In 7 days I saw over 30 houses so I feel confident in our decision to purchase this house, although poor J flew in on a Thursday night, saw 6 of my top houses on Friday, and then we put in the offer on Saturday. For him it feels impulsive, but he is happy with the house too. In many ways it is a house I dream of owning. It is a house I will be happy to raise our children in. It is a house I can easily imagine sharing with dinner and house guests, full of laughter, kids running around, chinking wine glasses. The house looks like The American Dream.

The inside is contemporary, bright and airy. There is a beautiful screened porch opening off of the family room and I know those doors will be open at all possible times. The kitchen is also gorgeous, although I am worried about it being too small. And there are 6 bedrooms. I'm feeling a bit ridiculous saying that - our house has 6 bedrooms!?! And I am definitely worried about cleaning this large house! But it is beautiful, and we will have plenty of space to live in for many, many years to come.

The house is on a cul-de-sac on .25 acres. There is a beautiful backyard with a great jungle gym for the kids, and from what I hear there are lots of kids in the neighborhood. Our neighborhood is located adjacent to a large housing development that has several playgrounds, a community swimming pool, and a small town area with restaurants, grocery store, pediatrician offices, cafes, and boutiques which are all within walking distance of our house. I was hoping for exactly this and can't wait to walk over with the kids for coffee and treats!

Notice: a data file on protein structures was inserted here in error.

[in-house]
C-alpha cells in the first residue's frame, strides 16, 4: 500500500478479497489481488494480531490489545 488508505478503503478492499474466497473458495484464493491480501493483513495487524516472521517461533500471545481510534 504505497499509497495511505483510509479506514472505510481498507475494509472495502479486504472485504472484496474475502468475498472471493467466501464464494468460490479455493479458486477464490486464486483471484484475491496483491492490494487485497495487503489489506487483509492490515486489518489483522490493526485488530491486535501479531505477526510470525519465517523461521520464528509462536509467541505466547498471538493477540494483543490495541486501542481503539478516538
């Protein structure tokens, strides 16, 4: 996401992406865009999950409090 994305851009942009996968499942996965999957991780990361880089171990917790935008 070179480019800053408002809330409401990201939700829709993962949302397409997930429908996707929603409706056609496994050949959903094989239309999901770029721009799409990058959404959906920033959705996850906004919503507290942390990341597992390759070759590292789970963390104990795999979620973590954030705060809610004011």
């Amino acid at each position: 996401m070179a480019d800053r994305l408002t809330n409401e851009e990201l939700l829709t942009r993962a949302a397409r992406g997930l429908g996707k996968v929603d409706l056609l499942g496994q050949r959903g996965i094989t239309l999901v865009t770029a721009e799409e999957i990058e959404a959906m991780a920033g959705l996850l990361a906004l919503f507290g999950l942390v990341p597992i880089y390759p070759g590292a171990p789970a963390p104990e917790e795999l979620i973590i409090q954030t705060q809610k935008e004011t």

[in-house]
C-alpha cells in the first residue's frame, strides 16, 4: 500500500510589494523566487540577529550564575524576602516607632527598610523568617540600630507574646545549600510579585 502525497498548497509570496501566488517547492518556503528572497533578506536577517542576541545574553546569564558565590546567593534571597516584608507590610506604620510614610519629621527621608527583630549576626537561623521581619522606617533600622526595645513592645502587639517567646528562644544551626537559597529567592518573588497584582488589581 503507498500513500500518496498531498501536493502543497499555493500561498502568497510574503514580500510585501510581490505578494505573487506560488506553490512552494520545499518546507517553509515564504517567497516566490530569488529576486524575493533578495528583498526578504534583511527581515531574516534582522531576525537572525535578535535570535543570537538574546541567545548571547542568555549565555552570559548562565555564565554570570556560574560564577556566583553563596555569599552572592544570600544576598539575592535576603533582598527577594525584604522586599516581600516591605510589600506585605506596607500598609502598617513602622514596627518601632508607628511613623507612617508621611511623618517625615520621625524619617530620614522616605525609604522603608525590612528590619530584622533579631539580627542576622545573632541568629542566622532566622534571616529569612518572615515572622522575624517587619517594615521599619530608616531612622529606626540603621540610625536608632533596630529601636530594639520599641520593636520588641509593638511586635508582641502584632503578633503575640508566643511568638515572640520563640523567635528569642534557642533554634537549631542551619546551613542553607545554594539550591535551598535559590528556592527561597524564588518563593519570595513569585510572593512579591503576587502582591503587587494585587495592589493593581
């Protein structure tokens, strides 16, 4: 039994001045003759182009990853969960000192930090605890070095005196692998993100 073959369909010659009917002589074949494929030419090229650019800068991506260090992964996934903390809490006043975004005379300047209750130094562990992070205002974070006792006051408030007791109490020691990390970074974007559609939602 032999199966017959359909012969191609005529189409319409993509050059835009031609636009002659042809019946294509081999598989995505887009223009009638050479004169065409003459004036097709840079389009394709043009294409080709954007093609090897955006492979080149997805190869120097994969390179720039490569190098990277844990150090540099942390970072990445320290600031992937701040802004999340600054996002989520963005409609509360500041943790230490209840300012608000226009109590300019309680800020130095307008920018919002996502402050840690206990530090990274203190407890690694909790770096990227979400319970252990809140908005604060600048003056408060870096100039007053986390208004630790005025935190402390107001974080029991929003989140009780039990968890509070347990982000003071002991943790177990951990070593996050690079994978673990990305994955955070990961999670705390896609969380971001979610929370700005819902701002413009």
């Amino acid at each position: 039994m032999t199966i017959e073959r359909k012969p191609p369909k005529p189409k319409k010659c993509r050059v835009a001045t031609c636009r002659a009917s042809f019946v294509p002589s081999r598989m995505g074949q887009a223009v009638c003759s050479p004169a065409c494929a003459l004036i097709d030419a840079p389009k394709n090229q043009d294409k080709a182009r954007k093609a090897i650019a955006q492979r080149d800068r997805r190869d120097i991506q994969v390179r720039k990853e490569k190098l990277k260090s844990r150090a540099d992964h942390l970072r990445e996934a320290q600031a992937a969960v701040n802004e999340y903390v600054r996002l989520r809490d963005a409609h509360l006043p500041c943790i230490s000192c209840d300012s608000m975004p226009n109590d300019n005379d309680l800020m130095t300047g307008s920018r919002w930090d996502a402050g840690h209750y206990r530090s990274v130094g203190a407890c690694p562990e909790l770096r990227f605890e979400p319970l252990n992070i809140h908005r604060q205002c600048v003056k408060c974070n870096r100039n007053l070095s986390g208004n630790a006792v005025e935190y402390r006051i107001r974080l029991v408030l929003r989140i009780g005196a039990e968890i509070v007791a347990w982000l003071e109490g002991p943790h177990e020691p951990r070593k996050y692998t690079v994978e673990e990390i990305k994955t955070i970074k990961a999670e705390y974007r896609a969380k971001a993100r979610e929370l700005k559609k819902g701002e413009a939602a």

We are excited. We are nervous. We are crazy stressed. We are anxious. We are curious. We are uncertain. We are expectant. We are hopeful.

The next two weeks will be absolutely insane! But at the end of it we will be back in the US and own a lovely new home!

Saturday, April 16, 2011

Kool Kalimantan

As our time in Indonesia draws to a close, we are furiously trying to fit in all the last minute, must see trips before we leave Asia. A few weeks ago we went to Phuket, Thailand, which to be honest was a disappointment. I don't see what all the fuss is about. I love Thailand, but I'd much rather go back to Koh Samui for a beautiful beach vacation or go to Chang Mai.